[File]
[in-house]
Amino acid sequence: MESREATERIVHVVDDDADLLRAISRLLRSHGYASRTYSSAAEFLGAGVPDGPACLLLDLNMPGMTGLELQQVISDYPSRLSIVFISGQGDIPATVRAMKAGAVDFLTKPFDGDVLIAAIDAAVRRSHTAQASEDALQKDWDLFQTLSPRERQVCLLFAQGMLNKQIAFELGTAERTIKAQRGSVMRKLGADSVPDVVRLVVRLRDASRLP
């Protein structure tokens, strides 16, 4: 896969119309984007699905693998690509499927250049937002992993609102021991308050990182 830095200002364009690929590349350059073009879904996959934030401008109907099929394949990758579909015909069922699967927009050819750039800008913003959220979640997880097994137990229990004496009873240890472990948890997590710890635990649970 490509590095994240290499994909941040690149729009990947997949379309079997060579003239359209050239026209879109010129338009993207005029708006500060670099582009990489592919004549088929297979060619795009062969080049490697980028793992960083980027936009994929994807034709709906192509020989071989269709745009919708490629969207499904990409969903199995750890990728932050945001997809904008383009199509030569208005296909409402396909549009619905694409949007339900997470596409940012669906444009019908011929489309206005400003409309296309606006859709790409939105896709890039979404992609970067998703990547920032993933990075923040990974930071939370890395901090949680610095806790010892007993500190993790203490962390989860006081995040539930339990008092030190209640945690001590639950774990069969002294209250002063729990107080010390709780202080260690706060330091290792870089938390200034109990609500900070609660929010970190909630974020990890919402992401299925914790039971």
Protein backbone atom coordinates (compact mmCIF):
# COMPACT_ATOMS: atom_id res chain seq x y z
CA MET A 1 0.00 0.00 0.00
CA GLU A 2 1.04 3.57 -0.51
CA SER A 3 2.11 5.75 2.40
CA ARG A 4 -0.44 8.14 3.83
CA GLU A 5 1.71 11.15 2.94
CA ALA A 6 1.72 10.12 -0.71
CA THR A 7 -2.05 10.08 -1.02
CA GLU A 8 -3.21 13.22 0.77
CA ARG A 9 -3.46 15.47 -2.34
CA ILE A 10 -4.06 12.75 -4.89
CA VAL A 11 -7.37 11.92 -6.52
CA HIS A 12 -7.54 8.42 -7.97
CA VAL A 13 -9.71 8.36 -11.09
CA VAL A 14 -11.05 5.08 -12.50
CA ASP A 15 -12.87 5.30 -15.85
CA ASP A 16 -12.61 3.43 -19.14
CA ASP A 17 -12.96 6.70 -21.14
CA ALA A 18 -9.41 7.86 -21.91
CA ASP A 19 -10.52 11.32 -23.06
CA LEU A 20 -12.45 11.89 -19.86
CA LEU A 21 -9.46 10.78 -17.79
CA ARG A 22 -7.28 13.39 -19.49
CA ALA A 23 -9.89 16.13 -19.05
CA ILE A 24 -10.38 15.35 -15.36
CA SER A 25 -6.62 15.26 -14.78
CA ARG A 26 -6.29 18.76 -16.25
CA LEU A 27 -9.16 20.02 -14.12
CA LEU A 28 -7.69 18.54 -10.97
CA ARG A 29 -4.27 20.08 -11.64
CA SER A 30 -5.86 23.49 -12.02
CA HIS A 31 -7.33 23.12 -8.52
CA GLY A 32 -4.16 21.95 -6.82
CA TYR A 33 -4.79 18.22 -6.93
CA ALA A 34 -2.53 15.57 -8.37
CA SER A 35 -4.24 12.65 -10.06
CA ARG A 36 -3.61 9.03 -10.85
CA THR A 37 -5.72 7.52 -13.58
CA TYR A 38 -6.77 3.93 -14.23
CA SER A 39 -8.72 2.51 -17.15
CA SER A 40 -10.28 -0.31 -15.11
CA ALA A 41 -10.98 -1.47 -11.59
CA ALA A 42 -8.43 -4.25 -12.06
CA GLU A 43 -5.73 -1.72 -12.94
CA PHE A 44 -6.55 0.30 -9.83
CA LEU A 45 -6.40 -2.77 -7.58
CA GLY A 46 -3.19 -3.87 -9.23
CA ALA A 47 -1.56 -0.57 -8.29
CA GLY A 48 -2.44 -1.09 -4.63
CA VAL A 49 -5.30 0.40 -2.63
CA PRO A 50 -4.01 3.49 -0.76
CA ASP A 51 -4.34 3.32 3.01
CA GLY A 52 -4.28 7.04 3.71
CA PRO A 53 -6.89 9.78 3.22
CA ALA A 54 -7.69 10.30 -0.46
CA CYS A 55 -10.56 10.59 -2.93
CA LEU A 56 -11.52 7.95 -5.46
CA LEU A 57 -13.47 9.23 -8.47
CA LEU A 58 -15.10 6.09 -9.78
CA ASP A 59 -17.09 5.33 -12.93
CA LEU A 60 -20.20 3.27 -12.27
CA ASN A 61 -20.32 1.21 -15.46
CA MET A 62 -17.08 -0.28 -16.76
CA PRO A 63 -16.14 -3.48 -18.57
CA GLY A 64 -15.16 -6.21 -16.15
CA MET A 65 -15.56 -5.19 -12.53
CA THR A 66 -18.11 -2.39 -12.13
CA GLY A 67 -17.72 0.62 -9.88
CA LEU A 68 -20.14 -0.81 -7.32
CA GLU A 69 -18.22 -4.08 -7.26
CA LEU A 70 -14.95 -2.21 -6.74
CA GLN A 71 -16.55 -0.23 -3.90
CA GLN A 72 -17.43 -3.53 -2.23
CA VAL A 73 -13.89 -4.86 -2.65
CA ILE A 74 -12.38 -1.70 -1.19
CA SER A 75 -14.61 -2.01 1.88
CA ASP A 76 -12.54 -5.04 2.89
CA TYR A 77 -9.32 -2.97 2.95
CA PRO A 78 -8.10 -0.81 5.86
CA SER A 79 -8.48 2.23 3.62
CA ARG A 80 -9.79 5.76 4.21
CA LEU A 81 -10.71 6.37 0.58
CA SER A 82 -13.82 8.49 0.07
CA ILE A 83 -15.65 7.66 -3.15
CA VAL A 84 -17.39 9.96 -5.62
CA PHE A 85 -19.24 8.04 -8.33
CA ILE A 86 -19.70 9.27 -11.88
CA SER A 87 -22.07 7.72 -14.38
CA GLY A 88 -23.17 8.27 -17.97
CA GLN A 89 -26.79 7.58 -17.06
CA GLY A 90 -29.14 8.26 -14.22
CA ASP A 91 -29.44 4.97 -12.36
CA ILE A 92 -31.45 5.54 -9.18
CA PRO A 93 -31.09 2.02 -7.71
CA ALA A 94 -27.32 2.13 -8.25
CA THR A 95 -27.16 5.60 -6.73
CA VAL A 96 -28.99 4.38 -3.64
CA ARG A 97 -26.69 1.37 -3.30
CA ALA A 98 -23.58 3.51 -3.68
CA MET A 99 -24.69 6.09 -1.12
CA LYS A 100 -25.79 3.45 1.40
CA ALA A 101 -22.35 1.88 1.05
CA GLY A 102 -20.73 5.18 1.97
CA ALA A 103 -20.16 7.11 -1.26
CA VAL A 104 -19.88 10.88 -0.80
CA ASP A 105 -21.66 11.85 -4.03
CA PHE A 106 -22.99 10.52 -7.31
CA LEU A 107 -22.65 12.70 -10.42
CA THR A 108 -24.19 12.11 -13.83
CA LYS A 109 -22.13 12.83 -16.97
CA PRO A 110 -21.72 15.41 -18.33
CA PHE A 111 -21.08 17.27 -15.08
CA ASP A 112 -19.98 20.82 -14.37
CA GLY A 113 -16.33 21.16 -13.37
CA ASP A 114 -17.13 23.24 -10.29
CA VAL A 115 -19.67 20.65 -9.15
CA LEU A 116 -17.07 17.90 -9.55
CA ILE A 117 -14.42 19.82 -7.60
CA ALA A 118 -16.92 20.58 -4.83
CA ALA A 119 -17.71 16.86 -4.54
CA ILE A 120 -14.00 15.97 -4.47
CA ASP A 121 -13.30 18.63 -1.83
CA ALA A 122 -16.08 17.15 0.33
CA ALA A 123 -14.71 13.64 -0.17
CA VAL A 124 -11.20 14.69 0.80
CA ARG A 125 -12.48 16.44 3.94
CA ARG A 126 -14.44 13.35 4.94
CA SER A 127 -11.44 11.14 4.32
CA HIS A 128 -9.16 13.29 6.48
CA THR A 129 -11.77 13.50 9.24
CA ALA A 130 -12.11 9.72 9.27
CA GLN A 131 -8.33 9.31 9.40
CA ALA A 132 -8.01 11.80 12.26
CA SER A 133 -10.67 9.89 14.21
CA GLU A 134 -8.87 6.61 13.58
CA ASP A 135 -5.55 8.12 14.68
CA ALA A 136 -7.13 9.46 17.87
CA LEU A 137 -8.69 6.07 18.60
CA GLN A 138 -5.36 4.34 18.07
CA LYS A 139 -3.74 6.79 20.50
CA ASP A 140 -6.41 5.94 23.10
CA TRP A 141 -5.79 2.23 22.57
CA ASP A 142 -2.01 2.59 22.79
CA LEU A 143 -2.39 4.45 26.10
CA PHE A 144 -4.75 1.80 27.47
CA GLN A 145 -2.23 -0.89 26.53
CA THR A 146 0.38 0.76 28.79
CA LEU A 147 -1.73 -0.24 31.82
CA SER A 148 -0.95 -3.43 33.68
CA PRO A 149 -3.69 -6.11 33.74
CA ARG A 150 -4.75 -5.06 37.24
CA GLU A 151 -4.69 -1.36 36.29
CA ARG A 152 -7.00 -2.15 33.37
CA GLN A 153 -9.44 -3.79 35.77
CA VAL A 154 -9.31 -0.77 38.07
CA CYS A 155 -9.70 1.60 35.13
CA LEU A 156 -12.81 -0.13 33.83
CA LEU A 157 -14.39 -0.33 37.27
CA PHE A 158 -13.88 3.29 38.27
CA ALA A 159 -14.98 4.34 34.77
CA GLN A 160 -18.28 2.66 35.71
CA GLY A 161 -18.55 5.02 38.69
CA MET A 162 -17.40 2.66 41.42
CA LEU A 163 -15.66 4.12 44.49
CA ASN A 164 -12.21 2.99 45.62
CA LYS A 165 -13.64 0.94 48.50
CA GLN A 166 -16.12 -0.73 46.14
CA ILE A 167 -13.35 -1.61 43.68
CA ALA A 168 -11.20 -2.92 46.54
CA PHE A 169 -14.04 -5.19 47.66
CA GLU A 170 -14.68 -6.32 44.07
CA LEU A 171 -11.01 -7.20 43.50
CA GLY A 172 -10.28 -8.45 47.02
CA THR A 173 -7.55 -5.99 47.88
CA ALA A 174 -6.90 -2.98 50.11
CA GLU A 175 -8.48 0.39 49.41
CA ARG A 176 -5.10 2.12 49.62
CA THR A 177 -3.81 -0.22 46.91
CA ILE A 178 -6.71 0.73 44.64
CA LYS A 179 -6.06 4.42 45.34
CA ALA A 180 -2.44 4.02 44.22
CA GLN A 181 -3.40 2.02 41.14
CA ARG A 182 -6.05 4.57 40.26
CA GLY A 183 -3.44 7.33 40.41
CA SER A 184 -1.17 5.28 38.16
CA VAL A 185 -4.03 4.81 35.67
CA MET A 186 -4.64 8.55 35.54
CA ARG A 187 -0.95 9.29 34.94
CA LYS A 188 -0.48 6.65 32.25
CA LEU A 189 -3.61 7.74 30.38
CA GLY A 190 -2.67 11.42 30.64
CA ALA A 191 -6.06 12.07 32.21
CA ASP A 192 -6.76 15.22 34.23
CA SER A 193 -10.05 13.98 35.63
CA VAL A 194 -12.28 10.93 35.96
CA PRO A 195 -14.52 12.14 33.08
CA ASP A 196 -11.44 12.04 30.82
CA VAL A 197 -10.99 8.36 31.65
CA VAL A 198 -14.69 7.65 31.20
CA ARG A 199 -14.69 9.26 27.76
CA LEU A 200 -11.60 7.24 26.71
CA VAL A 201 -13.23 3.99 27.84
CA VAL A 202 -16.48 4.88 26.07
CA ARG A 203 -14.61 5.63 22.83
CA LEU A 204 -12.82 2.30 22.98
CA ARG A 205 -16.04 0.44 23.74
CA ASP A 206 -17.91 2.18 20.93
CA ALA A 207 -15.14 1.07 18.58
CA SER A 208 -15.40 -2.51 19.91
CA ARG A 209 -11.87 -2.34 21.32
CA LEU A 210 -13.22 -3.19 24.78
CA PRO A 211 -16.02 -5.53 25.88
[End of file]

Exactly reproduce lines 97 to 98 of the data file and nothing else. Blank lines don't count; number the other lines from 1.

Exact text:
CA ILE A 92 -31.45 5.54 -9.18
CA PRO A 93 -31.09 2.02 -7.71